Fitzgerald to Give Virginia Public an ‘Energy Choice’

Fitzgerald + Co. will lead the marketing and public relations team that will prepare consumers for electric and natural gas deregulation in Virginia.

The Atlanta agency defeated Earle Palmer Brown in Bethesda, Md., and its public relations partner, Burson-Mar-steller, in a review that included three other unnamed shops. The budget for the five-year account is $30 million.

Fitzgerald, which handled similar consumer education programs for Georgia (1998) and Ohio (2000), teamed with Powell Tate, the Washington, D.C., unit of Weber Shandwick Worldwide, and the New Haven, Conn.-based Center for Research and Public Policy (CRPP).

“We won because we had experience with the Tennessee Valley Authority, the largest public provider of electricity in the country, and the Atlanta Gaslight Company,” said Pam Piligian, Fitzgerald’s group account director on the project. “We know the disciplines and how to educate consumers.”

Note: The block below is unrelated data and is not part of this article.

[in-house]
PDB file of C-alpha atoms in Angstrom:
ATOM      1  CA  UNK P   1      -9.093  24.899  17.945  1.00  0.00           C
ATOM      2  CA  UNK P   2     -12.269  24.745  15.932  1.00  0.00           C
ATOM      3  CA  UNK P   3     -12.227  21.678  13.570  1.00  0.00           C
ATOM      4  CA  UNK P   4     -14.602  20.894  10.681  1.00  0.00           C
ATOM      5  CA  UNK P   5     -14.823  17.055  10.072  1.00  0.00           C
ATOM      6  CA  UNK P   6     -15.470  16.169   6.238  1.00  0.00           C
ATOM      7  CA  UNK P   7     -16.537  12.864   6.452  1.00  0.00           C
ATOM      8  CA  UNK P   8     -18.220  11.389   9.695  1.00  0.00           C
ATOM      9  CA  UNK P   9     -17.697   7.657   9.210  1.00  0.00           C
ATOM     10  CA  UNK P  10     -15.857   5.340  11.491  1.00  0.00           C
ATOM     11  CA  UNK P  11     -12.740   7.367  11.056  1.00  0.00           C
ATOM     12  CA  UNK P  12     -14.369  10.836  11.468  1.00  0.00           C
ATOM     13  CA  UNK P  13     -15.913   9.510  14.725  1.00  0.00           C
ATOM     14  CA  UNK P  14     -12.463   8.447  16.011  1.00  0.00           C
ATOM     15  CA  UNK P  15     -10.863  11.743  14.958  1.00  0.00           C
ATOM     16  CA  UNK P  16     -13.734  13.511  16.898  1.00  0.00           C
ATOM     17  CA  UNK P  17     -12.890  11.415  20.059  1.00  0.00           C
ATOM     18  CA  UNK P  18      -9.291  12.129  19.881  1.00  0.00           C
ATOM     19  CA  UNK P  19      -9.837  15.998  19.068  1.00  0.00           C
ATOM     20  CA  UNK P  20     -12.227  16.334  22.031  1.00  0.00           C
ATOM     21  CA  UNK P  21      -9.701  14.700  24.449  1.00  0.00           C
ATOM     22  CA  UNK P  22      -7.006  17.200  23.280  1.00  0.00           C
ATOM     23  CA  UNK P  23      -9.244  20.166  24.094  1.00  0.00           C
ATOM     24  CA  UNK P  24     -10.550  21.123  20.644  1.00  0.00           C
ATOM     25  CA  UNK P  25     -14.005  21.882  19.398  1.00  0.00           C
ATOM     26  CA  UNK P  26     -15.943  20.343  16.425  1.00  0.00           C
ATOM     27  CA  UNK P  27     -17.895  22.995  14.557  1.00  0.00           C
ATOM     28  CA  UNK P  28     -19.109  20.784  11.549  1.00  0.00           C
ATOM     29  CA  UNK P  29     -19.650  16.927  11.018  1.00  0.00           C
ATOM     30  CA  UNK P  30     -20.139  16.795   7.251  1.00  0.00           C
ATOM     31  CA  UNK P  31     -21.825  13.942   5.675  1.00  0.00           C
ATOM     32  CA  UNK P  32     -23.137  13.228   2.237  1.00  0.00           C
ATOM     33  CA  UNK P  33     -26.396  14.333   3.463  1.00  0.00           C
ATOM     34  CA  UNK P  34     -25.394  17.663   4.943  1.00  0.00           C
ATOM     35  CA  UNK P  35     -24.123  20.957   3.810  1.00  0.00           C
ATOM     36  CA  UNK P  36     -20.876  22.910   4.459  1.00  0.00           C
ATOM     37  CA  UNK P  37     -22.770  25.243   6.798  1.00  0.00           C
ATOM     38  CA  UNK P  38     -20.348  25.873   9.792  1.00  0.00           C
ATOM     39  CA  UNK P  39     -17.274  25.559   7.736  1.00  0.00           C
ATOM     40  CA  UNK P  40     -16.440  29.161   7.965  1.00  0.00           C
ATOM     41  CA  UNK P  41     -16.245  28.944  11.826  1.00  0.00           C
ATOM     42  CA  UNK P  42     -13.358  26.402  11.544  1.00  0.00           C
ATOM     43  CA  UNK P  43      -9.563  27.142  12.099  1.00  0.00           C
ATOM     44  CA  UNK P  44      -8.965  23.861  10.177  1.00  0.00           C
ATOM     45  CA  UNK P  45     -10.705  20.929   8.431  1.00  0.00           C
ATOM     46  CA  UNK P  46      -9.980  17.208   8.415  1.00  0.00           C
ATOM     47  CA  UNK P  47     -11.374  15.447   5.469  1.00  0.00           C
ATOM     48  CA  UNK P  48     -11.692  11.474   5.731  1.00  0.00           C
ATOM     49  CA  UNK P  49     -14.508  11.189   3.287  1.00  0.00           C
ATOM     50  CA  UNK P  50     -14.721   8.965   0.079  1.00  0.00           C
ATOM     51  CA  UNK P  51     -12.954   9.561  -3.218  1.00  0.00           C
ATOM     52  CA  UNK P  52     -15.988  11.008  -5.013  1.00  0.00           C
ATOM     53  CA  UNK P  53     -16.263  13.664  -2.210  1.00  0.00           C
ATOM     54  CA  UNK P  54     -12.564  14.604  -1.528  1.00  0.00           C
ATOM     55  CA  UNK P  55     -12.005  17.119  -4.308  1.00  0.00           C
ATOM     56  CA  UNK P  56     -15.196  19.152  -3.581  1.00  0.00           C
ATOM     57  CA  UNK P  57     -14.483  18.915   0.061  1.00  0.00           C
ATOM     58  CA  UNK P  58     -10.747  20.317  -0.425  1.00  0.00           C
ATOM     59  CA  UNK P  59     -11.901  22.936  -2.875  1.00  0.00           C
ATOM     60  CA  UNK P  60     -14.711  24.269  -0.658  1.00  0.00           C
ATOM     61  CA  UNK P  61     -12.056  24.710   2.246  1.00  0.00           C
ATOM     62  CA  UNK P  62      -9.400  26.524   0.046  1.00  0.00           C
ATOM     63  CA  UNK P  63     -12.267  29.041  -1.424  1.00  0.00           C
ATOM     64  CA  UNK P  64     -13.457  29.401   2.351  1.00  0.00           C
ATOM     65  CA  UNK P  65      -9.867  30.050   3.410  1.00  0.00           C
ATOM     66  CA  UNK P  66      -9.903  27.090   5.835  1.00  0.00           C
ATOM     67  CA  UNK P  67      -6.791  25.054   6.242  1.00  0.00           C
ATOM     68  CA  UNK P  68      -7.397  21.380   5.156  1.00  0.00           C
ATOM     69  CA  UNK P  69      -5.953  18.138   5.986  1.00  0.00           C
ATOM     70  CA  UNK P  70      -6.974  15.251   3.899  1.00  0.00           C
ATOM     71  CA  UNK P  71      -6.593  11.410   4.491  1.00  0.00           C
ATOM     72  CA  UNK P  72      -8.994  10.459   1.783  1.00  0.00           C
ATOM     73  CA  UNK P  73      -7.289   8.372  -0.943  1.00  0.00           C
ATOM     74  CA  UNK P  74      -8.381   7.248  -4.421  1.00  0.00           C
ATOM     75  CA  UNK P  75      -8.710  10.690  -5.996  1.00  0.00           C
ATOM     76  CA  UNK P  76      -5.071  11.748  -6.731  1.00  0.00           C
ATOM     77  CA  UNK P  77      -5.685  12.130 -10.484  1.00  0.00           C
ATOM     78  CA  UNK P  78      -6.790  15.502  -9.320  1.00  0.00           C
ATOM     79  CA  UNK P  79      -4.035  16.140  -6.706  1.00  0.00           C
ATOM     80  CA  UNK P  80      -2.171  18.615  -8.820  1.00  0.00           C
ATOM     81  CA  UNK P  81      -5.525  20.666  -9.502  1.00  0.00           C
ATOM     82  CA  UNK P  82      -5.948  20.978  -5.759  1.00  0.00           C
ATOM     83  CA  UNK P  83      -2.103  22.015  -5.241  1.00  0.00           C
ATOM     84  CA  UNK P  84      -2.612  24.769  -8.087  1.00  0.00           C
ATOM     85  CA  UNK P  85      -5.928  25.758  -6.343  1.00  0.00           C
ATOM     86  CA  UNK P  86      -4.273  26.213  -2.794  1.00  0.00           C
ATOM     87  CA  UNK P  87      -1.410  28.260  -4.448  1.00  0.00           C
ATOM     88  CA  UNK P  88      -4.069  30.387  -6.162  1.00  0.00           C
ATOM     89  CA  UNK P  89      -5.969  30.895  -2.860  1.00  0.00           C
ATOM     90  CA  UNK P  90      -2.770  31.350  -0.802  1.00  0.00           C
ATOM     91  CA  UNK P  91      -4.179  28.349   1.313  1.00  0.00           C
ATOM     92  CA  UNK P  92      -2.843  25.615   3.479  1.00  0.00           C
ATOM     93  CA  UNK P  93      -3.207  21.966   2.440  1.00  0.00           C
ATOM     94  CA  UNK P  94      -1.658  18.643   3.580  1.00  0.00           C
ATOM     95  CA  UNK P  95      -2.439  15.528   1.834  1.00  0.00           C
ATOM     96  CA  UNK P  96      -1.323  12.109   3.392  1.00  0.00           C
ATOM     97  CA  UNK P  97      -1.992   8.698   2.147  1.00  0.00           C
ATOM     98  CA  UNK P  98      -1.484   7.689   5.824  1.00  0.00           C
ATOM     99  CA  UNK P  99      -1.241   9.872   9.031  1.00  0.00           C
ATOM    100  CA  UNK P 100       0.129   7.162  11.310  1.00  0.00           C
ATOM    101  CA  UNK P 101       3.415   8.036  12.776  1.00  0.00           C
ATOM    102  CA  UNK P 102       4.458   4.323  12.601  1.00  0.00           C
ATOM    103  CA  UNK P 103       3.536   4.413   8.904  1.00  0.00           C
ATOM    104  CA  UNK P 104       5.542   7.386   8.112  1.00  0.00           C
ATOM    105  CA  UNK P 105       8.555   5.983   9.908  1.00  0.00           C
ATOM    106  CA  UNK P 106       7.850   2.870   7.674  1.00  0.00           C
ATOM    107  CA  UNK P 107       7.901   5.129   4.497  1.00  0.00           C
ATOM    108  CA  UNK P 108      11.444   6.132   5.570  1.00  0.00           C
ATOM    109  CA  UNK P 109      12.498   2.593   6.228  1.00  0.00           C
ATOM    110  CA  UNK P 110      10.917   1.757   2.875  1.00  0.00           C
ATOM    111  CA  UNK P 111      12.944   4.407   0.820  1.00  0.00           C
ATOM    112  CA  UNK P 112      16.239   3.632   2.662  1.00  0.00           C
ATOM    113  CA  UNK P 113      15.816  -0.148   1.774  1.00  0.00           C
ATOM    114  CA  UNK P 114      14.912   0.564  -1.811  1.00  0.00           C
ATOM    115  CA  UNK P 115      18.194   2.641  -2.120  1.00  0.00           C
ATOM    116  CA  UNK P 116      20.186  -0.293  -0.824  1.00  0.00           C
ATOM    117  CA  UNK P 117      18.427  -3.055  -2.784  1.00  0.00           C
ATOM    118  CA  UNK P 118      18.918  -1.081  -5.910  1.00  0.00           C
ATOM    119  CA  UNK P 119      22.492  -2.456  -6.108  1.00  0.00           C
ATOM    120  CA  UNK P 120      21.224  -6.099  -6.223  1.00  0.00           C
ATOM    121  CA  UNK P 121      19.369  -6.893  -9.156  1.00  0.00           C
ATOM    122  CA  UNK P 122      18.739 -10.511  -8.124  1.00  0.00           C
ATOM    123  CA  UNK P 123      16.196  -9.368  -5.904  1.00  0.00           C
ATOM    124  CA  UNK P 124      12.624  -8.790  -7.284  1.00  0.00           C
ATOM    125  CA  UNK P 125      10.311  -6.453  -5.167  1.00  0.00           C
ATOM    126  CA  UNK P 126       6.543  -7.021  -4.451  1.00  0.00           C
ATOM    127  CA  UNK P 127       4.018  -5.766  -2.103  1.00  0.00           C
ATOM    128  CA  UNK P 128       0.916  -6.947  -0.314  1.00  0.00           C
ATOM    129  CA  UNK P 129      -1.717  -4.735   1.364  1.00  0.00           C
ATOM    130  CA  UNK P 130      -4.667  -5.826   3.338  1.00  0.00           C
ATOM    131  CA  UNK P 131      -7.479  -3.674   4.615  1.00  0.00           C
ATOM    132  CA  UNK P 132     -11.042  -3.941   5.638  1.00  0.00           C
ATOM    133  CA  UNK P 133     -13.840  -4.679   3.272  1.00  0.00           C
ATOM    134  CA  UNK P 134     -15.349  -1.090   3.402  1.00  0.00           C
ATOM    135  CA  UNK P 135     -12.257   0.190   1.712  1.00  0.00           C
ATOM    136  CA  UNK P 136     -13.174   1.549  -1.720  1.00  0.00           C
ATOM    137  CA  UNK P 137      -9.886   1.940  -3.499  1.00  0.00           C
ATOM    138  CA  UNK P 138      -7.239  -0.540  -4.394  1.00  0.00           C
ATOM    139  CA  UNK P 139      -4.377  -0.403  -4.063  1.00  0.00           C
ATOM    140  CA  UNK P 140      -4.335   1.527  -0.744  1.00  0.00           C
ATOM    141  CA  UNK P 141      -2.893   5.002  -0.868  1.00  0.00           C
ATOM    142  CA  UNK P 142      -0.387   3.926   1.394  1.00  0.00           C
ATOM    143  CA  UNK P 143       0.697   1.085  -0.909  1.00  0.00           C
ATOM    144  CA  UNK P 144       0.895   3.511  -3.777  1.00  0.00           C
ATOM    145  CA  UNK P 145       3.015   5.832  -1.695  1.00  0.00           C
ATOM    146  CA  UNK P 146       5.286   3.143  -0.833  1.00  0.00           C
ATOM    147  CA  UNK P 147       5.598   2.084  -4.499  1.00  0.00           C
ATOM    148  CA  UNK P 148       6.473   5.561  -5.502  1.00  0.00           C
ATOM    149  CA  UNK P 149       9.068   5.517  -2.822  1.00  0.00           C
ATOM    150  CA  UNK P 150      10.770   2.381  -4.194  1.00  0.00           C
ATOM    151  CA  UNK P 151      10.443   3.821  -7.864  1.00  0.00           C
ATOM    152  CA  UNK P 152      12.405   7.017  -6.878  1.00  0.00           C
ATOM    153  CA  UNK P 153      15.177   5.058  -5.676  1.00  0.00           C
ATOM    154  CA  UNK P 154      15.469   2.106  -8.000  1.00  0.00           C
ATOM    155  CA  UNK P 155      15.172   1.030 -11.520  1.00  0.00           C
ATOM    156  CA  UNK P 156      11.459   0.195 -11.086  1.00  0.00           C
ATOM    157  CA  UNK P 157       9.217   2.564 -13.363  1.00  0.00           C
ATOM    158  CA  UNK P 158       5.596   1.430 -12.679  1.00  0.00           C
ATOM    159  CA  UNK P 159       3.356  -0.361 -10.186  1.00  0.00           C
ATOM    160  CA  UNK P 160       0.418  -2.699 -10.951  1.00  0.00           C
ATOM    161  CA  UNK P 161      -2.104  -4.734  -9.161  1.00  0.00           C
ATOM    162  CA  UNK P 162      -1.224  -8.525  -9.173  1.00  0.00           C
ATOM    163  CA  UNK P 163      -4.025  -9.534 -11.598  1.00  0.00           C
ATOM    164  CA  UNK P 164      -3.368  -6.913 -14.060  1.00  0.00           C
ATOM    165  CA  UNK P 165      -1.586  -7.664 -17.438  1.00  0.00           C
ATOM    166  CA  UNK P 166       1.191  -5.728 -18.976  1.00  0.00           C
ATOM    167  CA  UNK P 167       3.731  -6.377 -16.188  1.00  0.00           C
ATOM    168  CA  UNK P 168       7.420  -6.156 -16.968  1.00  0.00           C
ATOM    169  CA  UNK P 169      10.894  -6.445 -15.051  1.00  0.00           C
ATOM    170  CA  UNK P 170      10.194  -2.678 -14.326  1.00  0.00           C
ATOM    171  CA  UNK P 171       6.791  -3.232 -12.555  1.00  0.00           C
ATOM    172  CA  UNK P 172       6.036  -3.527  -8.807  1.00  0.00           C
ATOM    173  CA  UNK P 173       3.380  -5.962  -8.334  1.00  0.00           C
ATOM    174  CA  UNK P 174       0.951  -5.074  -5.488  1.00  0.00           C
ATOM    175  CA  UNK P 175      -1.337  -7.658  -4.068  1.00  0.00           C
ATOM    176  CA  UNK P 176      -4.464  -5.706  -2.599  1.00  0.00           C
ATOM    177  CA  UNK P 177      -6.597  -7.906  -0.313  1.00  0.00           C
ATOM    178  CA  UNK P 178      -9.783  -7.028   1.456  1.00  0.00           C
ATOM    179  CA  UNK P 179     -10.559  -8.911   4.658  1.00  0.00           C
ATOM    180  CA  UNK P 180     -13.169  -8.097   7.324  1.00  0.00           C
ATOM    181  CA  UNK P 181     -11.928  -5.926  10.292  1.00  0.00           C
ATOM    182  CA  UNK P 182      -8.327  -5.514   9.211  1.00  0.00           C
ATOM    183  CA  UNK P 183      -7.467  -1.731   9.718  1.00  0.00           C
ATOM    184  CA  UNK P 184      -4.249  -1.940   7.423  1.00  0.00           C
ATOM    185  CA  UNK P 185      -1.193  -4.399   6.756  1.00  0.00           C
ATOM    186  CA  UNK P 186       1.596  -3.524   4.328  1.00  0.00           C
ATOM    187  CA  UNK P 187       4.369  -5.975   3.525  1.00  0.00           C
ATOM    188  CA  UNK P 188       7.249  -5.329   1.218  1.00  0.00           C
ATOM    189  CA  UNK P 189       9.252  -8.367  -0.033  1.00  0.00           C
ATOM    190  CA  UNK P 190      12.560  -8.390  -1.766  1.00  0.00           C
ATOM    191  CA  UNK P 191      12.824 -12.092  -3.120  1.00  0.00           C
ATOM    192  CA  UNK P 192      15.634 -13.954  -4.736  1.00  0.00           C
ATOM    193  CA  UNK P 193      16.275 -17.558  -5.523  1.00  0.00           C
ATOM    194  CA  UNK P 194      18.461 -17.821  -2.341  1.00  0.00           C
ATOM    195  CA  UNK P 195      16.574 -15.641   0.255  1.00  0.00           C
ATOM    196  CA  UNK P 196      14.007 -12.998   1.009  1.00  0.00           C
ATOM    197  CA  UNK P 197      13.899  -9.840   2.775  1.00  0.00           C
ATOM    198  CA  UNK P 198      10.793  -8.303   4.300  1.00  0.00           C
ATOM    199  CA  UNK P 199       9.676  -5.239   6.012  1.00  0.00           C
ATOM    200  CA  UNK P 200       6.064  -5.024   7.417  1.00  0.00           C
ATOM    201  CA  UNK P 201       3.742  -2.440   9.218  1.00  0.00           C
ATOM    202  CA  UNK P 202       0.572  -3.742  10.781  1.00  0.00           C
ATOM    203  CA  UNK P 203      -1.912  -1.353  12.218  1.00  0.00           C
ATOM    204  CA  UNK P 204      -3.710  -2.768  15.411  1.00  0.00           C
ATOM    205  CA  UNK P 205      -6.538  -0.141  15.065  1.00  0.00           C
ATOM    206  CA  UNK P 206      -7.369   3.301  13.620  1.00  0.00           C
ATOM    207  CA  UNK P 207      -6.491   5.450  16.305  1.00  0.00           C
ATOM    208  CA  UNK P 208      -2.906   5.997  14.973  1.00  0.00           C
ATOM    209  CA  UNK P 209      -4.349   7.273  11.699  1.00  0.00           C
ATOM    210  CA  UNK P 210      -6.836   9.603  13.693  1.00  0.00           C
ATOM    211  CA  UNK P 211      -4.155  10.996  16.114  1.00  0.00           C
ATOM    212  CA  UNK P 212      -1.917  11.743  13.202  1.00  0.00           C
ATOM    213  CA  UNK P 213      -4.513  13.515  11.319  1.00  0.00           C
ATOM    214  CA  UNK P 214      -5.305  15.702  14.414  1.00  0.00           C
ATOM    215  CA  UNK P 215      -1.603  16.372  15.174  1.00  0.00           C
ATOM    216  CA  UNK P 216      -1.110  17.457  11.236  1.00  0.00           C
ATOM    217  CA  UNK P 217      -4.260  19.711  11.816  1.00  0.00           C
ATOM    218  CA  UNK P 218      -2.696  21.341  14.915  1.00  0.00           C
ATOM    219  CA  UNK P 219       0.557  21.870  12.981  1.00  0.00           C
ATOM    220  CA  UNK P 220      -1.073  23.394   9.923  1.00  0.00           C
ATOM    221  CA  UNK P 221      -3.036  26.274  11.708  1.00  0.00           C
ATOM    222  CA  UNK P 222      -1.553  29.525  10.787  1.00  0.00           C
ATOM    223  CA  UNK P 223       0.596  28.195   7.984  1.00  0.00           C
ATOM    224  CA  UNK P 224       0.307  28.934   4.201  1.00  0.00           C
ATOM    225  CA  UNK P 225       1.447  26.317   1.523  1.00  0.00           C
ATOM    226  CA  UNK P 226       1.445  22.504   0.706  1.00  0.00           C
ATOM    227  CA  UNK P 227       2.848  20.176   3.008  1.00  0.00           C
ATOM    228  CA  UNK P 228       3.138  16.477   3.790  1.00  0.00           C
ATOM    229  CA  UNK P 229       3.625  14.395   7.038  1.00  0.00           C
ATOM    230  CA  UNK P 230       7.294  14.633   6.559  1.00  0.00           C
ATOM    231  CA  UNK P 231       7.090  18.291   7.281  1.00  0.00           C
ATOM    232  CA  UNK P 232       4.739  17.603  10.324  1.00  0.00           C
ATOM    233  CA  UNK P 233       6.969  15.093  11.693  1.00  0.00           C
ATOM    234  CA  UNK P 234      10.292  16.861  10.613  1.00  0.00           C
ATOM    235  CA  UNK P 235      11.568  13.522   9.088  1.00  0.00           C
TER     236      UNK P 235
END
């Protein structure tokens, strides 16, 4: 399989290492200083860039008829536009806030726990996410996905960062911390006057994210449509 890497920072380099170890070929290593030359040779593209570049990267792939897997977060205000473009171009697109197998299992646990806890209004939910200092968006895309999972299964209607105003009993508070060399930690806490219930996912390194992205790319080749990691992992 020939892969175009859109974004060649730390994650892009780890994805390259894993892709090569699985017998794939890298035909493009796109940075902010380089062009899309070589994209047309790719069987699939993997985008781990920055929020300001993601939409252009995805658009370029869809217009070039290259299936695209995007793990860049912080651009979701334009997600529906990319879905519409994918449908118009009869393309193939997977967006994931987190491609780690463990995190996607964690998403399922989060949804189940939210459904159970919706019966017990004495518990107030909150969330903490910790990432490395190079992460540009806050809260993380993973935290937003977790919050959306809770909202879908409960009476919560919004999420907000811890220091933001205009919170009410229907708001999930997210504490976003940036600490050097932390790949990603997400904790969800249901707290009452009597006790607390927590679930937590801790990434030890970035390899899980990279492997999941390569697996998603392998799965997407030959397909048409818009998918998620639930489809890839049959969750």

The upcoming “Energy choice” campaign, set to kick off this year, will include broadcast, newspaper, outdoor and interactive elements. A fourth partner, Diversified Data Services Call Centers of Lancaster, Pa., will establish a hotline to field consumer queries.

As in other states, deregulation is expected to trigger competition among energy suppliers, breaking long-term monopolies and resulting in economic benefits for consumers

Powell Tate, which partnered with Fitzgerald on Georgia’s natural gas deregulation campaign, will handle public relations and community outreach. CRPP’s research suggests going beyond mass media marketing into community-based outreach organizations for maximum consumer impact.

“Our initial effort is to make consumers aware that things are changing and they are going to have a choice,” said Piligian. “The second phase will teach them how to shop for suppliers.”

Virginia consumers will begin selecting electricity suppliers next January. Natural gas selection is already under way. The deadline for the entire process is January 2004.

The five-month review was initiated by Virginia’s State Corporate Commission. The Richmond-based entity will oversee the campaign, along with with the state’s Consumer Education Commission.